Today, we discuss the place of formalization and theory, and how we should be starting from the position of discovery rather than trying to fit every problem to a pre-existing theoretical formula.
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Transcript (Generated by OpenAI Whisper)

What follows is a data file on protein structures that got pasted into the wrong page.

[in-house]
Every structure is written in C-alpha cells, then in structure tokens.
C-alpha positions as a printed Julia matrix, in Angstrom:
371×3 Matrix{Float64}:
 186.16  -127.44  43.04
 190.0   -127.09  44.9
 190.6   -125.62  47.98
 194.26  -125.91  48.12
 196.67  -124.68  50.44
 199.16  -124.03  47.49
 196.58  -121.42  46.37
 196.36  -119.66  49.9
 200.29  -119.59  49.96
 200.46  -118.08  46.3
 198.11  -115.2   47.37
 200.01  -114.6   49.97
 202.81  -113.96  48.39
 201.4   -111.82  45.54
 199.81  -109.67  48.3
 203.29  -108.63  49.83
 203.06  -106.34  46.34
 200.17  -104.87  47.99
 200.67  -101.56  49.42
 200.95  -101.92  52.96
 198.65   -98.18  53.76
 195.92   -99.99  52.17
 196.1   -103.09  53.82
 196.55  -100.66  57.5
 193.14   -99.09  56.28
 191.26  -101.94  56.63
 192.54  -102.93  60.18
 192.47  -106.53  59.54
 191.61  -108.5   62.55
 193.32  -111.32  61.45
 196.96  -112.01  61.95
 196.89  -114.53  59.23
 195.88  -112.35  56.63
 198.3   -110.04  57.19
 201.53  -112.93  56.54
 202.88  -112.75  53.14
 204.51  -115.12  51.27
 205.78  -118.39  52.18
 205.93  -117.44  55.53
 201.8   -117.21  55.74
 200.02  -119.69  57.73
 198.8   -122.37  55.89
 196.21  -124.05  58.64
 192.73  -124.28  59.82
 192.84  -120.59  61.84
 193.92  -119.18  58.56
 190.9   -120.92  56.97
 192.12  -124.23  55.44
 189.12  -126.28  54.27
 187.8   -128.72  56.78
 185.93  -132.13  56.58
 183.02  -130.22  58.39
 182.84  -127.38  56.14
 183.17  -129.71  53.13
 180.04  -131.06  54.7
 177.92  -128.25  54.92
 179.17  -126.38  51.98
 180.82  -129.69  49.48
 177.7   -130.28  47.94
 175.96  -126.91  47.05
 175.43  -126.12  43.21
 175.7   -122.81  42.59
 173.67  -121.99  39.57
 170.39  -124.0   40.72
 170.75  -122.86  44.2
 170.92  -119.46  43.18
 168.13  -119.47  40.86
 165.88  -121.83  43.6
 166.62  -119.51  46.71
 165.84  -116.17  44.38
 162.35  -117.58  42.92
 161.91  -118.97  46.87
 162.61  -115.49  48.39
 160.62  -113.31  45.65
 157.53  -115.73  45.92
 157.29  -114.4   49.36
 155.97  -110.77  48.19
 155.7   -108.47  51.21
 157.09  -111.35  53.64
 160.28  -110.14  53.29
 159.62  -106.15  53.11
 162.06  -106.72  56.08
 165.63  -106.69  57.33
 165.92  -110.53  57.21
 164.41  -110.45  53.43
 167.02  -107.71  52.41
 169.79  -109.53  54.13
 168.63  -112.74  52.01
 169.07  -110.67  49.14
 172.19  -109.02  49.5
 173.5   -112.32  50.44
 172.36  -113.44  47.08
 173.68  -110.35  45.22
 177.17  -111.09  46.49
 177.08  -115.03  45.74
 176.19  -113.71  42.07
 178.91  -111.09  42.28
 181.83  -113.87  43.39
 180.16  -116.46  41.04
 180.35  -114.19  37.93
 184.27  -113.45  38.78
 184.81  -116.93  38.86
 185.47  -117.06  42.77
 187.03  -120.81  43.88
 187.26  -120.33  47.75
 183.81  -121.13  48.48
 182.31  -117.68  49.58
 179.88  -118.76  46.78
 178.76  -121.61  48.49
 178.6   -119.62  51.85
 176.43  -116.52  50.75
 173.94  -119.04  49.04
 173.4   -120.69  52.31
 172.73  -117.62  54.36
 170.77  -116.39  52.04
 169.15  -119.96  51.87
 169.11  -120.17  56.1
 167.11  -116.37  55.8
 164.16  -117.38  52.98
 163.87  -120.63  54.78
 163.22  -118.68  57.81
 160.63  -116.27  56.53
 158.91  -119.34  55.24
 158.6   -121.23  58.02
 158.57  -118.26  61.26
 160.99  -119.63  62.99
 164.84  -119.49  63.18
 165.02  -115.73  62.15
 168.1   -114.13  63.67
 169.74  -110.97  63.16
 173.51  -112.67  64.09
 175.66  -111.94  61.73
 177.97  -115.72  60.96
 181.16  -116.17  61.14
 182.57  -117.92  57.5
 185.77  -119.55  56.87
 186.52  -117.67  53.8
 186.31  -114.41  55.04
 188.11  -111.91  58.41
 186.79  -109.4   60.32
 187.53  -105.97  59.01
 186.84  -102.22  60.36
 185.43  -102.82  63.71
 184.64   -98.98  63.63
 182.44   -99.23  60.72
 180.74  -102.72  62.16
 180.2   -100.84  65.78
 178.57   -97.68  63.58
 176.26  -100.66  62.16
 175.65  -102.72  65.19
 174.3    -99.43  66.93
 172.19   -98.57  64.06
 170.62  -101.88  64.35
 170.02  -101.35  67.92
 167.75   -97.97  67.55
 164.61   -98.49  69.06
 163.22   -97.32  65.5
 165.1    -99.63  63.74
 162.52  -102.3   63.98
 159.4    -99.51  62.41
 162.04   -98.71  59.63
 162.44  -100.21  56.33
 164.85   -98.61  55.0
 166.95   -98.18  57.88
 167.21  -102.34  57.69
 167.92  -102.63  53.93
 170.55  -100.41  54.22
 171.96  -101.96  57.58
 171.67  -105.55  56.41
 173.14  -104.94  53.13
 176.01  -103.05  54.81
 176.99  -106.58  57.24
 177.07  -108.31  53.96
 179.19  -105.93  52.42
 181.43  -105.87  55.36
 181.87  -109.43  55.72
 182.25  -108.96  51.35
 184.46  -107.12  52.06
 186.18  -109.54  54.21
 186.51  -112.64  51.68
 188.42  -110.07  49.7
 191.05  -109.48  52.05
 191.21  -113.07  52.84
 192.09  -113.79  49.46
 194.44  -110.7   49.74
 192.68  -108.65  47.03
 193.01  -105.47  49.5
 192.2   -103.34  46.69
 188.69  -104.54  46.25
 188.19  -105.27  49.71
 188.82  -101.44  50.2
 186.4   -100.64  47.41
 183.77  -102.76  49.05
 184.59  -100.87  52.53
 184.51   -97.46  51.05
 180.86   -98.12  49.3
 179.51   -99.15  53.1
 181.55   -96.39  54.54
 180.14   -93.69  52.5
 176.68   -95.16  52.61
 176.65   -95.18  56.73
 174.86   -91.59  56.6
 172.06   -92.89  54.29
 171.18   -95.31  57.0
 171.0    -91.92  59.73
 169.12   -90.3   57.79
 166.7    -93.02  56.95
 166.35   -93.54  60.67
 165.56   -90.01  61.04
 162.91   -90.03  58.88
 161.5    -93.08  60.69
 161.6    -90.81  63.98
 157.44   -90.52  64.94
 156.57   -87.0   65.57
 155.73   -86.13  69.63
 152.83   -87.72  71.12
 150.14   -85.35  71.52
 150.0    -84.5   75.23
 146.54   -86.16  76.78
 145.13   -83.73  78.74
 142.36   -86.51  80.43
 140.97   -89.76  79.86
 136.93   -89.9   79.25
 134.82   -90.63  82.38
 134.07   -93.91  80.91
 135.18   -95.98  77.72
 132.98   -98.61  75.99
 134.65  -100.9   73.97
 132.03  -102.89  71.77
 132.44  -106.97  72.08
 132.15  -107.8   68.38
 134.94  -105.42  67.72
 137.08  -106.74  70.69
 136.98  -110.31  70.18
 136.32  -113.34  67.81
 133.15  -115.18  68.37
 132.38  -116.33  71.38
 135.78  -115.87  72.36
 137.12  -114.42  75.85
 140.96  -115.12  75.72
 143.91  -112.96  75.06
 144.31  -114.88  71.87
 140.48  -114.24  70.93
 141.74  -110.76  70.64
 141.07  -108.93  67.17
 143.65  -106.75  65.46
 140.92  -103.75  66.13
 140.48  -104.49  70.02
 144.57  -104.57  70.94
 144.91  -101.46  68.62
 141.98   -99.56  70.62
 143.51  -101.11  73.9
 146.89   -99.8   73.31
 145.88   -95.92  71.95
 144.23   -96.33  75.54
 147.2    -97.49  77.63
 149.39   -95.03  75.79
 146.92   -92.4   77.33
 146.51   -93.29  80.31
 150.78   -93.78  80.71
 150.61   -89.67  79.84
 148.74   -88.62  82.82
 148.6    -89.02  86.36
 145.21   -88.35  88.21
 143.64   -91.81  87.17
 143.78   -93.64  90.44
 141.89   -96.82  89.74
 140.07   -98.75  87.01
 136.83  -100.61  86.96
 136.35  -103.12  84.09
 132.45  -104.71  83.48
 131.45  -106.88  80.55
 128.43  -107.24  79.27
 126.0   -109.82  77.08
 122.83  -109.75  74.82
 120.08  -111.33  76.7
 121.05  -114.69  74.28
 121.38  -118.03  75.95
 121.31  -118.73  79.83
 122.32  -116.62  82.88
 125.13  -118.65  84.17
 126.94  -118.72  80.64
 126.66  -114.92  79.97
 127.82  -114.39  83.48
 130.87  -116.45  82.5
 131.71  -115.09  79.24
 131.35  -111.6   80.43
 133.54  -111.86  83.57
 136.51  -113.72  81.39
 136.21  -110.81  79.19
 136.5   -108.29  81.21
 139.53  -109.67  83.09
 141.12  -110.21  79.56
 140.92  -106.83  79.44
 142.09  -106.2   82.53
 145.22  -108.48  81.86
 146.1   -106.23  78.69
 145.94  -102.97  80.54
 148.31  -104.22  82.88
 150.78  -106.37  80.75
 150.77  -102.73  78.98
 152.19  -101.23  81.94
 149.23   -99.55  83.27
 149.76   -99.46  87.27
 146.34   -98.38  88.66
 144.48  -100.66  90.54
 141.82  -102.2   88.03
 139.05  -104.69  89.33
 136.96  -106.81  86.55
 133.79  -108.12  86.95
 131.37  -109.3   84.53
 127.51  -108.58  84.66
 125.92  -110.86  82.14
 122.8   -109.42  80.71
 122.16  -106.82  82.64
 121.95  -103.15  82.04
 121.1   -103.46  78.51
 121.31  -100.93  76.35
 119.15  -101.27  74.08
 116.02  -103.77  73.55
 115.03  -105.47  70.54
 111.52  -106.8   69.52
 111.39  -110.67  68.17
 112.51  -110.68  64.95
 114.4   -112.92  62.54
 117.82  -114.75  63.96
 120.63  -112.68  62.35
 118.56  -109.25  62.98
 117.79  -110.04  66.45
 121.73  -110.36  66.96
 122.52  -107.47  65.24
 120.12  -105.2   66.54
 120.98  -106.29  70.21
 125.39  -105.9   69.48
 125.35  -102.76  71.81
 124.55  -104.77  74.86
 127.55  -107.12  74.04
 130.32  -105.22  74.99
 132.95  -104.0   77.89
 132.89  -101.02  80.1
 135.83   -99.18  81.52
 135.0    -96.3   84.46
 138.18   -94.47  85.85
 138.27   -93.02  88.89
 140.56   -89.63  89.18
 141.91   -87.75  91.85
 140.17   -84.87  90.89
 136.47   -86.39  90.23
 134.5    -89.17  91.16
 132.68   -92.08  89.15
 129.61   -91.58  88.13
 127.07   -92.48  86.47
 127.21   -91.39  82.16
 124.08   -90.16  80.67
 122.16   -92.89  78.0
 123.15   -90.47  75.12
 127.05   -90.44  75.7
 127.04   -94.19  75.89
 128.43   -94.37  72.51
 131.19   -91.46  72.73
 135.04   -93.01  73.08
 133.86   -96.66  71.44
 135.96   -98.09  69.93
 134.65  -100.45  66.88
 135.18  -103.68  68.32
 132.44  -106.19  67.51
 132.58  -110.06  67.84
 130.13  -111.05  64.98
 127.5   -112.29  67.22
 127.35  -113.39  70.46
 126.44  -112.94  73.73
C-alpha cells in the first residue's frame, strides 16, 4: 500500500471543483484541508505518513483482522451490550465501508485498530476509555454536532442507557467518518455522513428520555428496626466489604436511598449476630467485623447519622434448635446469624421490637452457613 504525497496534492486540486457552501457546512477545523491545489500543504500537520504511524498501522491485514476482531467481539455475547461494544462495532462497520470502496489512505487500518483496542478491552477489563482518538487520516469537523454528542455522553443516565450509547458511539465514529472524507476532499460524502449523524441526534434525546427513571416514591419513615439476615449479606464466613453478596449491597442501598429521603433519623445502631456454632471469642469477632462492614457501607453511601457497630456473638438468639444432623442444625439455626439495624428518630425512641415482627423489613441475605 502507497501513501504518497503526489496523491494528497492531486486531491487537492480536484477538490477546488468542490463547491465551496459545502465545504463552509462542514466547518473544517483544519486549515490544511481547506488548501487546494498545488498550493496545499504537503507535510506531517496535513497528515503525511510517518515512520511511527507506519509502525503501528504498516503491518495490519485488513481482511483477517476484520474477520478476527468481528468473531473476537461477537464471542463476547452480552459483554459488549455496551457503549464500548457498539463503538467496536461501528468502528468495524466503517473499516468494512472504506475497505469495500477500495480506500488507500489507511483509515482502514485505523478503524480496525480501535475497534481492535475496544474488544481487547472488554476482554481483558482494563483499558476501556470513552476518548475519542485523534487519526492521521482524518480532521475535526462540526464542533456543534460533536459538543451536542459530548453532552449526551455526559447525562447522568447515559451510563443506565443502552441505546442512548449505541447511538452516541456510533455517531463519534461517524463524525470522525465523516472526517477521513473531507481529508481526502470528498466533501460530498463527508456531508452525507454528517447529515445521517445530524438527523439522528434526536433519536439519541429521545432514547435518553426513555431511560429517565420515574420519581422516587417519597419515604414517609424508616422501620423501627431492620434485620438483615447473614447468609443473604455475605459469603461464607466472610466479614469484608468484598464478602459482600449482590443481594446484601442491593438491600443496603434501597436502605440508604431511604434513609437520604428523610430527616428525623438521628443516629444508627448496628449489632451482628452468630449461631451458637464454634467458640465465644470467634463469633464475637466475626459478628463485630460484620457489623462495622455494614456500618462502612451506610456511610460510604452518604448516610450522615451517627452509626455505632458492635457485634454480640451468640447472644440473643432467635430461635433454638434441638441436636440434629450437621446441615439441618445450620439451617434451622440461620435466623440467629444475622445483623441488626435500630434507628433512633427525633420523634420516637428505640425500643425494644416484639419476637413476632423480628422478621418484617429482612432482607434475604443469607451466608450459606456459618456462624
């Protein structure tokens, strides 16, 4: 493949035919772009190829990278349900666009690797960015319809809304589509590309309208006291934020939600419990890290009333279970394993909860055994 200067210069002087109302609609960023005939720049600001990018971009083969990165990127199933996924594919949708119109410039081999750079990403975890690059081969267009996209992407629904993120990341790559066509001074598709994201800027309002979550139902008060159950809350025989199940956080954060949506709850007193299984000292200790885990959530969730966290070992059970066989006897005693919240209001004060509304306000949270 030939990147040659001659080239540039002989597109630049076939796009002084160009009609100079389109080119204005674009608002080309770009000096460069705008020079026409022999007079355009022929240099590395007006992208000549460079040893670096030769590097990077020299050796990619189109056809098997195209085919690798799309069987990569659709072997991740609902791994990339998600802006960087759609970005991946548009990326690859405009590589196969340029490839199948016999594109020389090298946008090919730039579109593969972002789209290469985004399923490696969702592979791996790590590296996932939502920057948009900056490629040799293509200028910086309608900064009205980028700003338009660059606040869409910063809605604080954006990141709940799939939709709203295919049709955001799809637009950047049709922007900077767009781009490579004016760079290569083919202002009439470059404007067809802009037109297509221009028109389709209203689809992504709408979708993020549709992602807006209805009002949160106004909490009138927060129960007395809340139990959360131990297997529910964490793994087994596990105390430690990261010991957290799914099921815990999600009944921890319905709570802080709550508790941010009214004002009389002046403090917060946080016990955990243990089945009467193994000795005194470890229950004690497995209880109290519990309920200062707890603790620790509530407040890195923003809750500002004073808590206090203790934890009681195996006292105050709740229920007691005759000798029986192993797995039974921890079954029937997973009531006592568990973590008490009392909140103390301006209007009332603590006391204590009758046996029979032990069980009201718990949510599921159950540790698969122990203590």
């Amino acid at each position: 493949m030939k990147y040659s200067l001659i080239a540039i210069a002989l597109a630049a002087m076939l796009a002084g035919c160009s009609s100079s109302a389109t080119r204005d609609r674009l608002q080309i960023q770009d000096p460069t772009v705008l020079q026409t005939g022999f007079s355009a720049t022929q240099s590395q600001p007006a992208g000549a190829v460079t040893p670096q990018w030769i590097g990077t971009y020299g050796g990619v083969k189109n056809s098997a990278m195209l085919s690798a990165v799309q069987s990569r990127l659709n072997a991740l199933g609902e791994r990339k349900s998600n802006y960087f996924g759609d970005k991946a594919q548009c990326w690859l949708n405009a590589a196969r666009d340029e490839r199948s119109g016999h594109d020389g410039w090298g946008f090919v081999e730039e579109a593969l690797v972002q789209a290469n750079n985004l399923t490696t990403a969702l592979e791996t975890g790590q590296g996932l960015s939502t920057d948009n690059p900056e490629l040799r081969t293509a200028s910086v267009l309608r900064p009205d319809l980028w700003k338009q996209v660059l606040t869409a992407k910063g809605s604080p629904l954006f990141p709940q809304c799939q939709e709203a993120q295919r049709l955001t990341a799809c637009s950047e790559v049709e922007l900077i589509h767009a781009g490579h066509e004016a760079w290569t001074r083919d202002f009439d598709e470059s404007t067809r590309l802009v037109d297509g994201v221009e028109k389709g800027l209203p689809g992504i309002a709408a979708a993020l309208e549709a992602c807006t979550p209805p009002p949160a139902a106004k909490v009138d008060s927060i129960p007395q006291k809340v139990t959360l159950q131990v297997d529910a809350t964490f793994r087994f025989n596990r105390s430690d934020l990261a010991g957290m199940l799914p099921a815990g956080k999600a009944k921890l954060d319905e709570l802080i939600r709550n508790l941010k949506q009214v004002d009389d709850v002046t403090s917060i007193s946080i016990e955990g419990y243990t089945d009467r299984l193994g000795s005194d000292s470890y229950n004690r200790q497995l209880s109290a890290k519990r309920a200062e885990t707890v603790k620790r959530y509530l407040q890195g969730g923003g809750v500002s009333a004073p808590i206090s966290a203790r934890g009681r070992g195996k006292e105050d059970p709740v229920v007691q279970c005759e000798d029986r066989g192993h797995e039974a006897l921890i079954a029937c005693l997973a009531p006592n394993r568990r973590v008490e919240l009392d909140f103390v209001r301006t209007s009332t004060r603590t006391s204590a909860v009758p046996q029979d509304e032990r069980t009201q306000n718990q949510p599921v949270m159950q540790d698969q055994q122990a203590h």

Hey everyone and welcome to Developer Tea my name is Jonathan Cutrell and today I'm going to be talking about discovering formalities. When you learn to code you learn best when you have something to create. This isn't always true necessarily but typically this is true. The reason for this is because we conceptualize things that we already understand and then we map those things into code. Our code is then a representation of a reality that we already have a concept for a way of understanding that concept outside of our code. For example we understand what addition is without looking at code we can say that 2 plus 2 equals 4 and so if we write code that accomplishes that 2 plus 2 input if it outputs 4 then we can be confident in that code because we already understand addition outside of the code. But if we were to start by trying to understand a formal mathematical proof of addition or let's take something a bit more complex. If we were to try to understand a formal mathematical proof of division or of non real numbers and try to implement that without using our common sense knowledge or our experienced knowledge we would potentially get much more confused than if we were to approach it from the opposite end. If we were to approach it from the perspective that say a child approaches the process of addition. If you show a child a single apple and then you bring a second apple and say this is how addition works they have a more concrete example to understand addition. When we take these ideas and apply them to learning how to code or not even just learning but also how to model our code then we come away with much more intuitive understandings and structures for our code. The same problem occurs when we try to impose a particular design pattern on code that we think is going to work for a particular scenario before we try to solve the real world scenario outside of our code. I'm going to take a quick sponsor break and when I come back I'm going to give you a single rule to follow to make sure that you aren't trying to over formalize your code solutions. Thanks so much to today's sponsor code ship. Coach ship is a hosted continuous delivery service focusing on speed security and customizability. You can set up continuous integration in a matter of seconds and automatically deploy when your tests have passed. Coach ship supports your GitHub and Bitbucket projects and you can get started with their free plan today at code ship.com. Should you decide to go with a premium plan you can save 20% off of any plan for the next three months by using the code Developer Tea. Now that code will be in the show notes so go to code ship.com and use the code Developer Tea for 20% off today for fast secure and customizable continuous integration go to code ship.com. We've been talking about formality and over formalizing our solutions and trying to solve things with theory before we have a model external to our code. And this is this is common because this is how we are taught to learn. This is how we are brought up in school learning. We are provided with some kind of theory and then we apply that theory to a given situation and we see the results. We see the applied theory of division and we can actually understand that the outcome of a division problem supports that theory and so it just reinforces the theory in our minds. However, only enforcing theory and trying to impose theory on real life situations is not always the most effective things to arrive at a solution. Don't try to impose a functional programming paradigm or an object oriented programming paradigm just to solve a problem because you think that those paradigms are particularly useful. Instead, solve the problem first and then look at the theory that you used kind of accidentally to solve that problem in other words, use the theory to describe the solutions. Theory is also useful to mitigate future problems that you might not be able to see currently. You might not be able to see in your solution that you've created first. For example, you might use one of many refactoring patterns in order to make your code more future-proof by making it more maintainable. These refactoring patterns have been proven over and over and you can utilize those but those are not your solution. They are a descriptor to a solution. Those are not the only way to get maintainable code. They are a descriptor of ways that other people have made maintainable code. So use theory as a formal descriptor not as a step-by-step process that you should be following at every turn. Don't use theory in order to arrive at your solution. Start at the solution and then use theory to describe your solution and maybe use theory to firm up your solution in places where it could be weak that you aren't necessarily recognizing. Theory is typically well researched so you can use theory to define certain holes in your solution that might cause problems later. Remember that formalized learning and formalized theory are only descriptions of ways that other people have found to write code or to do anything really in an effective way. So if you find another way that doesn't follow a particular theory then your way is still valid. It is still completely valid. If you are solving problems that's all that matters. At the end of the day solving problems is our ultimate job. As web engineers, as software engineers, as designers solving problems is our ultimate job. Thank you so much for listening to Developer Tea. I hope you've enjoyed this episode about formalization and focusing on problem solving. If you have questions or if you have thoughts about this episode you can reach me at www.atDeveloper TeaonTwitter or www.Developer Teaon.com. Don't forget that Developer Tea is in the running for the 16th annual Net Awards in the podcast of the year category. If you want to vote for Developer Teaou can go to bitly. That's bitly.ly slash vote T. V-O-T-E-A all over case. Bitly slash vote T. Thank you so much for listening to the show and until next time, enjoy your tea.